South Africa 55,012 1,605,252 9.52

Netherlands 17,423 1,589,282 10.11

Canada 24,825 1,312,408 6.7

Chile 27,520 1,266,601 14.69

Iraq 15,910 1,134,859 4.14

Philippines 18,958 1,131,467 1.78

Romania 29,413 1,070,605 15.11

Sweden 14,275 1,037,126 14.03

Belgium 24,645 1,026,473 21.56

Pakistan 19,384 873,220 0.91

Portugal 16,999 841,379 16.53

Israel 6,379 839,076 7.18

Hungary 29,041 796,390 29.71

Bangladesh 12,102 779,535 0.75

Jordan 9,203 722,754 9.24

Serbia 6,646 705,185 9.52

Switzerland 10,179 679,510 11.96

Japan 11,396 673,821 0.9

Austria 10,455 635,780 11.83

United Arab Emirates 1,626 543,610 1.69

Lebanon 7,569 534,968 11.05

Morocco 9,091 514,670 2.52

Malaysia 1,822 462,190 0.58

Nepal 4,669 439,658 1.66

Saudi Arabia 7,134 431,432 2.12

Bulgaria 17,194 413,320 24.48

Ecuador 19,442 405,783 11.38

Slovakia 12,168 387,162 22.34

Greece 11,322 373,881 10.55

Belarus 2,681 373,351 2.83

Panama 6,288 369,455 15.05

Source: Reuters tally based on statements from health ministries and government officials

Generated at 10:00 GMT.


(Editing by David Clarke)

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Canada plots course to fully vaccinated return to gatherings in fall



Canada on Friday said there would be a gradual return to a world with indoor sports and family gatherings as more people get vaccinated, but it did not go as far as the United States in telling people they could eventually ditch their masks.

Canada has administered one dose of a COVID-19 vaccine to just over half its adult population, and the country may be over the worst of its current third wave of infections, Chief Public Health Officer Theresa Tam said.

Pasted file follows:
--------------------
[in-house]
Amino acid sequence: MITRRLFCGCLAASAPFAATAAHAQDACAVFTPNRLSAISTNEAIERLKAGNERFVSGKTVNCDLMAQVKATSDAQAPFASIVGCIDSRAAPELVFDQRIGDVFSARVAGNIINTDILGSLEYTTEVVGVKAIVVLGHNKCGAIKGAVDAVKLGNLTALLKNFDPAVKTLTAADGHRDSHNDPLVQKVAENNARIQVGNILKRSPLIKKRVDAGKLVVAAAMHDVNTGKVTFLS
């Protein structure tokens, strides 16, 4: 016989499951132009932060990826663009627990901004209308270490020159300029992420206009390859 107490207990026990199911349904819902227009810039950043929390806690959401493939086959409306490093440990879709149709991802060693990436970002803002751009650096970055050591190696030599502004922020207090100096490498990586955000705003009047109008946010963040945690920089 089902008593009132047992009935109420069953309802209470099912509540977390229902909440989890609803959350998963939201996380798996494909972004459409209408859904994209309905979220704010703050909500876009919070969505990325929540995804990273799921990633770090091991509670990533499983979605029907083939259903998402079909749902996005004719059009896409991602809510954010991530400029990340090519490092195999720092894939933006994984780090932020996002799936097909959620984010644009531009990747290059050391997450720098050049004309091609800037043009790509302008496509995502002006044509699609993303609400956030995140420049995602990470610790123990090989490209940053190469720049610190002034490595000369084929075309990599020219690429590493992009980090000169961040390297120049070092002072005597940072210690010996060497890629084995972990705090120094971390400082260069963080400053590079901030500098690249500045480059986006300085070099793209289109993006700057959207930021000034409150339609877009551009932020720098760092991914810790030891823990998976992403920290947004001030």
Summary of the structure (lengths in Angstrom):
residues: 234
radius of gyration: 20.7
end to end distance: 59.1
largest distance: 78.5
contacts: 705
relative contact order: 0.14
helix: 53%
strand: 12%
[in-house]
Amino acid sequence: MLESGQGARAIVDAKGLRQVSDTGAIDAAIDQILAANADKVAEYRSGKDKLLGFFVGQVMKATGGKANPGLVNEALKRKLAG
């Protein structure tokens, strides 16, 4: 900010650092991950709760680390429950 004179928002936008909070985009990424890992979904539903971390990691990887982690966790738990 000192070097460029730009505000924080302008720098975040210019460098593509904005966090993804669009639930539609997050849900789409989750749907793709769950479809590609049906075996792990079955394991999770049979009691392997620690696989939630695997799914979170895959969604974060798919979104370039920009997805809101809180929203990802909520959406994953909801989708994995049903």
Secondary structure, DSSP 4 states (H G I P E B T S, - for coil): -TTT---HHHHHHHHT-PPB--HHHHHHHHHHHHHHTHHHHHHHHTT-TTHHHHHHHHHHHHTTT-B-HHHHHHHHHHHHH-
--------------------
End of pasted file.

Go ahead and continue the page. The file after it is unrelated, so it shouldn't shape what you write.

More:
On Thursday, the U.S. Centers for Disease Control and Prevention (CDC) advised that fully vaccinated people do not need to wear masks outdoors and can avoid wearing them indoors in most places, guidance the agency said will allow life to begin to return to normal.

On Friday, Canada‘s public health agency offered guidelines to the 10 provinces, which are responsible for public health restrictions.

The agency says once 75% of Canadians have had a single dose and 20% are fully vaccinated, some restrictions can be relaxed to allow small, outdoor gatherings with family and friends, camping, and picnics.

Once 75% of those eligible are fully vaccinated in the fall, indoor sports and family gatherings can be allowed again.

“I think masks might be the last layer of that multi-layer protection that we’ll advise people to remove,” Tam told reporters, noting that in Canada colder temperatures meant people would start spending more time indoors in the fall.

“We are taking a bit of a different approach to the United States,” she added. While in most of Canada masks are not required outdoors, they are mandatory indoors.

Less than 4% of Canada‘s adult population has been fully vaccinated compared to more than 36% of Americans.

Prime Minister Justin Trudeau, who has promised that everyone who wants to can be fully vaccinated by September, this week spoke of a “one-dose summer” and a “two-dose fall” without explaining what that might look like.


(Reporting by Steve Scherer and David Ljunggren; Editing by Hugh Lawson)